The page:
Saturday, January 31, 2015

Book Review: Say Yes to the Marquess by Tessa Dare


Say Yes to the Marquess: Castles Ever After by Tessa Dare
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Click here to buy the paperback at The Book Depository


****Warning: This review contains spoilers.****



"Think about it, Rafe. I'm a trainer and promoter. It's what I do all the time. I find two people, evenly matched. Send out the word. Draw crowds to see them in the same place. ..."
- p. 33

The first thing I noticed when I read this book was how audacious Tessa Dare is in comparing love and marriage to boxing. It's a riddle that the author asks at the beginning of the novel and I knew I needed to keep reading if I wanted to find out how they were connected. Clio has been engaged to Piers Brandon for the past 8 years, and she's tired of waiting. When she inherited the castle, she saw it as a sign to stop waiting and move on with her life. The castle represented security for her -- fortification against the future. That, no matter what would happen with Piers and their engagement, she would always have her castle, because it is something that was given to her and would be hers alone. She just needs Rafe Brandon to sign some papers for her.

"He doesn't want me." Her voice broke. "Can't you understand that? Everyone knows. It took me too many years to see the truth. But I'm done waiting. He doesn't want me, and I no longer want him. I have to protect my heart."
- p. 18

Rafe has been given powers to oversee to Piers' business while his brother is away. He's been fine with signing for expenses and whatnot, but he never expected Clio Whitmore to show up at his doorstep and asking him to sign for something that would greatly affect all of their lives. Rafe has been his family's black sheep, but he is determined not to muck up his brother's affairs. He plans to convince Clio of his brother's devotion but, what he doesn't count on is having to reveal his own feelings for Clio.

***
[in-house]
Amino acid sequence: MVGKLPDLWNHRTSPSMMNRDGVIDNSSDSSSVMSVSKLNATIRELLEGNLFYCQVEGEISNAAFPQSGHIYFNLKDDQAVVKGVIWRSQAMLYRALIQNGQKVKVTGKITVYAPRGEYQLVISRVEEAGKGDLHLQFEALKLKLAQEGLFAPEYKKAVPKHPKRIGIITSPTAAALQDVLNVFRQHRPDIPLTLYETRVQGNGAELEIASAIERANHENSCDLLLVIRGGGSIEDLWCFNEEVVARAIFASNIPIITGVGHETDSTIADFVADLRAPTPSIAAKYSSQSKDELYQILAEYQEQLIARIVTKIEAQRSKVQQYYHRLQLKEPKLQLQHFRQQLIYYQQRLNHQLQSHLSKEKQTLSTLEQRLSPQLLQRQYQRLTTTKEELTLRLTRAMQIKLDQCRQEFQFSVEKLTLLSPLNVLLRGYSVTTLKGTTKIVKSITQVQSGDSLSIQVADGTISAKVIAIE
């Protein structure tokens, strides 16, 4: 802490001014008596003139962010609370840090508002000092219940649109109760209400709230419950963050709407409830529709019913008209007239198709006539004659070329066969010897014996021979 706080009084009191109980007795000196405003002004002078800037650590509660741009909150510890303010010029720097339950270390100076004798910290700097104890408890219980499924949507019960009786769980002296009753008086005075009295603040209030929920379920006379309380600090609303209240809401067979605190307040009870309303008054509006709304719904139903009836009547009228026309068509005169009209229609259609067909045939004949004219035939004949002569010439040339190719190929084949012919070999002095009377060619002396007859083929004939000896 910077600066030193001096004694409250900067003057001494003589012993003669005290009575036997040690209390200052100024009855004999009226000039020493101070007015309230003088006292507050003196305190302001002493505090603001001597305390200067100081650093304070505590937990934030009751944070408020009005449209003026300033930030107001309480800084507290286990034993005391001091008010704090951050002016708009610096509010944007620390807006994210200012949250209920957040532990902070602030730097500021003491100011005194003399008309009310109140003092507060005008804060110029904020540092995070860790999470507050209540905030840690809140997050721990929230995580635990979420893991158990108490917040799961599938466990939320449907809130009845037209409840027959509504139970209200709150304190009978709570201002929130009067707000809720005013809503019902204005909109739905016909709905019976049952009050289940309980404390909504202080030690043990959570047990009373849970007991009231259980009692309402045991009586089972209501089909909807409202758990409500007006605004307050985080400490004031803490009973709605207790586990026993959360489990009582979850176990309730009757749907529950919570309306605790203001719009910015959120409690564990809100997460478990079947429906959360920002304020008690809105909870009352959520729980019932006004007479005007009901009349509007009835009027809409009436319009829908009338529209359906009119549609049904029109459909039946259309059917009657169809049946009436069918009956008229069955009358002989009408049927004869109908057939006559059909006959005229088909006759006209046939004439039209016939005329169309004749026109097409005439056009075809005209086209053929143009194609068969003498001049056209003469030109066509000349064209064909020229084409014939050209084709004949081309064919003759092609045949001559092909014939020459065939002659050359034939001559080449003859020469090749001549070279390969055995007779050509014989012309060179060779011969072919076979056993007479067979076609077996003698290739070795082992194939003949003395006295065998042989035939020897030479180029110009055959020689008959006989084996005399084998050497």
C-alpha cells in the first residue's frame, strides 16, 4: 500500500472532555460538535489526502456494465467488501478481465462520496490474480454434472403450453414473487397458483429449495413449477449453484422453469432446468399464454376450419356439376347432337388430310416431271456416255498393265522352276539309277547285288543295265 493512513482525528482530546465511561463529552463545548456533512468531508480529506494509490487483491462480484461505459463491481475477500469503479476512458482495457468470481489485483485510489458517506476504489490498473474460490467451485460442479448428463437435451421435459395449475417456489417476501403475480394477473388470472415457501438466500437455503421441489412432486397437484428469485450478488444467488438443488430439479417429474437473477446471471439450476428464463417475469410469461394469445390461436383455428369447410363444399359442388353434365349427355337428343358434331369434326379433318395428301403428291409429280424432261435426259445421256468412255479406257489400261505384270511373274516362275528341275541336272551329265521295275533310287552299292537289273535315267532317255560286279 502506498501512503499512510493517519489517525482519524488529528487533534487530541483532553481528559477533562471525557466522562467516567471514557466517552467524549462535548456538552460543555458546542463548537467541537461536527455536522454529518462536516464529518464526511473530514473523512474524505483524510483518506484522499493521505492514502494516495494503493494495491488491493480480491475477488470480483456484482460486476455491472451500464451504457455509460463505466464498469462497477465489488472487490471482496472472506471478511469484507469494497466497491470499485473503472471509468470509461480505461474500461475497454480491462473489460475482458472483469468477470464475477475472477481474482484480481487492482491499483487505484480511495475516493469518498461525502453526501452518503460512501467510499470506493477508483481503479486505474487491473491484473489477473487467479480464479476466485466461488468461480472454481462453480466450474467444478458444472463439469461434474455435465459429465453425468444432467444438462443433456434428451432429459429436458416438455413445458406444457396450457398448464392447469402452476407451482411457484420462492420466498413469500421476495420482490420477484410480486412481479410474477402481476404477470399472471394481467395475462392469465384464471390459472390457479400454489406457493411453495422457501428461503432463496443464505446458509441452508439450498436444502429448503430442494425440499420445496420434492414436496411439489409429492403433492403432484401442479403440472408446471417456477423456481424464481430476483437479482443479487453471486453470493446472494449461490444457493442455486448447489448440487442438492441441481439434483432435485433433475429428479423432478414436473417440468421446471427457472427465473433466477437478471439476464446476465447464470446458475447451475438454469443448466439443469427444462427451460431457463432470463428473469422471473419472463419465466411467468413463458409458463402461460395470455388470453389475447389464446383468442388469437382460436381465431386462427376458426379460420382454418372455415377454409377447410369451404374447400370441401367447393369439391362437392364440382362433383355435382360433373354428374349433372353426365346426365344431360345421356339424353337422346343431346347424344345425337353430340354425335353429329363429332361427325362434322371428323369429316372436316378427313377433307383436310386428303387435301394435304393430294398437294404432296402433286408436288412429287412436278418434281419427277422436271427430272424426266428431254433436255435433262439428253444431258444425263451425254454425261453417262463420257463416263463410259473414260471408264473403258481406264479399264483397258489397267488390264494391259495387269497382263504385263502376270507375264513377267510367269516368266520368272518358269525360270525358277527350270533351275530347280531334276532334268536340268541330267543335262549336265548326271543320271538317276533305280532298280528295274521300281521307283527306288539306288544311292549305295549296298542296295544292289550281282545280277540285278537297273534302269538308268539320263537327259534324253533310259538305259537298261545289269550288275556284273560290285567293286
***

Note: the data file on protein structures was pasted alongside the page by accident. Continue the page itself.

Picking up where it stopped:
Clio and Rafe are both misfits, neither one fitting in well in society -- and it's part of the charm of this book, how it recognises and honors individual quirks: Clio's a lady who possesses an amazing, amazing palate with tasting ale. Rafe is a lord, whose passion is boxing. I especially loved Portia and her mathematical mind. Tessa Dare plays a bit with the idea of what we see on the surface and what lurks beneath: one would not expect the Whitmore sisters to be anything more than society misses and one would not expect Rafe to be anything more but a bored aristocrat raising hell. Then there's Bruiser, who is a stand-out character, by the way, who has decided to "game" the system. He's been given an opportunity to reinvent himself in the castle, and he's decided to be an "Esquire" -- it was a bit funny how Bruiser was able to reduce society's very complicated rules into a very simple formula: when there is a problem, a monocle solves all.

Rafe looked at it. "A quizzing glass. Really."

"I'm telling you, these things scream upper crust. You should get one, Rafe. No, I mean it. Someone talks over your head? Quizzing glass. Someone asks a question you can't answer? Quizzing glass."

"You honestly think a stupid monocle is all you need to blend in with the aristocracy?"

Bruiser raised the quizzing glass and peered at Rafe through the lens. Solemnly.
- p. 32